Stage 42, through January 5. Buy tickets here.
8. See Scorsese Non-Fiction
Support your local auteur.
Film Forum presents 45 years of Martin Scorsese’s work in the real world — i.e., his documentary and concert films. Here are his family portraits (Italianamerican), his paeans to world cinema (My Voyage to Italy), and his unabashed groupiedom for real superheroes (The Last Waltz, Shine a Light, No Direction Home: Bob Dylan). —David Edelstein
Film Forum, through December 17.
9. See Nathalie Djurberg and Hans Berg
A trip to the underworld.
Enter Nathalie Djurberg and Hans Berg’s darkened garden of sensual and fantasy delights prepared to behold sculptures of birds inserting their beaks into beautiful open flowers as well as a handful of animated videos of all manner of sexual dreams, fears, and imagining. In short, colorfully fecund films, cavorting Claymation-style figures and puppets fight, seduce, trample, and abuse one another. The viewer is enrapt, coaxed in, and left hungering for more without ever gleaning any moral to it all. Let this boundaryless world beckon to you. —J.S.
Tanya Bonakdar Gallery, 521 West 21st Street, through December 20.
10. See Exhibition: In the Company of Harold Prince
A prince with no heir.
Losing Hal Prince this year meant the end of an era. No other producer-director will ever again have Prince’s string of stupendous hits; no one man will ever again become so closely identified with Broadway stagecraft. He worked on everything, from West Side Story to The Phantom of the Opera, from Cabaret to Sweeney Todd, and if not everything he touched turned to gold — nonetheless, he did have the golden touch. This exhibition at the NYPL is a dragon’s hoard of scripts, photographs, set models, and even re-creations of his paperwork. Study it closely and you might become the next great theatrical mind … if not a Prince, then possibly a really talented duchess. —H.S.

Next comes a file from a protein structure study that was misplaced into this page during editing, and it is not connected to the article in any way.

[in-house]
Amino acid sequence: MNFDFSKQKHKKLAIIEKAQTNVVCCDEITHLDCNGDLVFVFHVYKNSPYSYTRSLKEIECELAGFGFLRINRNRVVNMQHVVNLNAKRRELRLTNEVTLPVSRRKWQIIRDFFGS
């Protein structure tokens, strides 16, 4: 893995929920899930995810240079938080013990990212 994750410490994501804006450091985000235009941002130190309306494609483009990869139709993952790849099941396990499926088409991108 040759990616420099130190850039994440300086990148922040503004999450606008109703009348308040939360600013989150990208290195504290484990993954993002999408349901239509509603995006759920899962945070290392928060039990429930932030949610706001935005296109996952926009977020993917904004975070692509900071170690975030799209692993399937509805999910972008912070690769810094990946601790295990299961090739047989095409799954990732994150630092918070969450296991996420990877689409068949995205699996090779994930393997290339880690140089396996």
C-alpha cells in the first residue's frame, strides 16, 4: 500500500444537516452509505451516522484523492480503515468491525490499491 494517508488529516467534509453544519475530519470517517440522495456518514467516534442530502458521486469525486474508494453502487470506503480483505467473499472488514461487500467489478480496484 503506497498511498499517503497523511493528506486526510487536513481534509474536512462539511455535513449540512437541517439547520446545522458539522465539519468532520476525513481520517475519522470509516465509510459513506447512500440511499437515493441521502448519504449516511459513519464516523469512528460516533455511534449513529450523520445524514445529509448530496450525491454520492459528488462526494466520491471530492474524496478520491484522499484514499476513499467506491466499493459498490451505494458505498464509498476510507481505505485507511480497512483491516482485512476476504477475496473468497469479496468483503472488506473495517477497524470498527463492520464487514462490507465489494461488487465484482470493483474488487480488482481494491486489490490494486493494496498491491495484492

New York Public Library for the Performing Arts, through March 31.
11. Hear The Orchestra Now
Led by a Grammy and Oscar winner.
The composer-conductor Tan Dun, who combines the roles of Chinese folk shaman and internet pioneer, leads a nimble ensemble in a program that includes his own new violin concerto along with music by Debussy and Bartók. —J.D.
Rose Theater, December 15.
12. See Cynthia Erivo and Shoshana Bean
Two of the most talented women in musical theater performing holiday classics on the same stage? A Christmas miracle indeed. Joined by a 13-piece orchestra, these two powerhouse voices will shake some yuletide spirit into even the grumpiest Grinches.
Apollo Theater, December 16.
13. Hear McGill/McHale Trio
The superstar of the clarinet, Anthony McGill (whose main gig is principal clarinetist for the New York Philharmonic) teams up with his flutist brother Demarre and pianist Michael McHale for a concert of shorts including a new piece, For Anton Vishio, by Tyshawn Sorey. —J.D.
92nd Street Y, December 19.
14. See Fred Armisen
Come on in.
As a follow-up to his 2018 Netflix special, Standup for Drummers, Fred Armisen combined his two passions into the Comedy for Musicians But Everyone Is Welcome live show. The tour wrapped in May, but you can catch an encore performance.
Asbury Lanes, New Jersey, December 15.
*A version of this article appears in the December 9, 2019, issue of New York Magazine. Subscribe Now!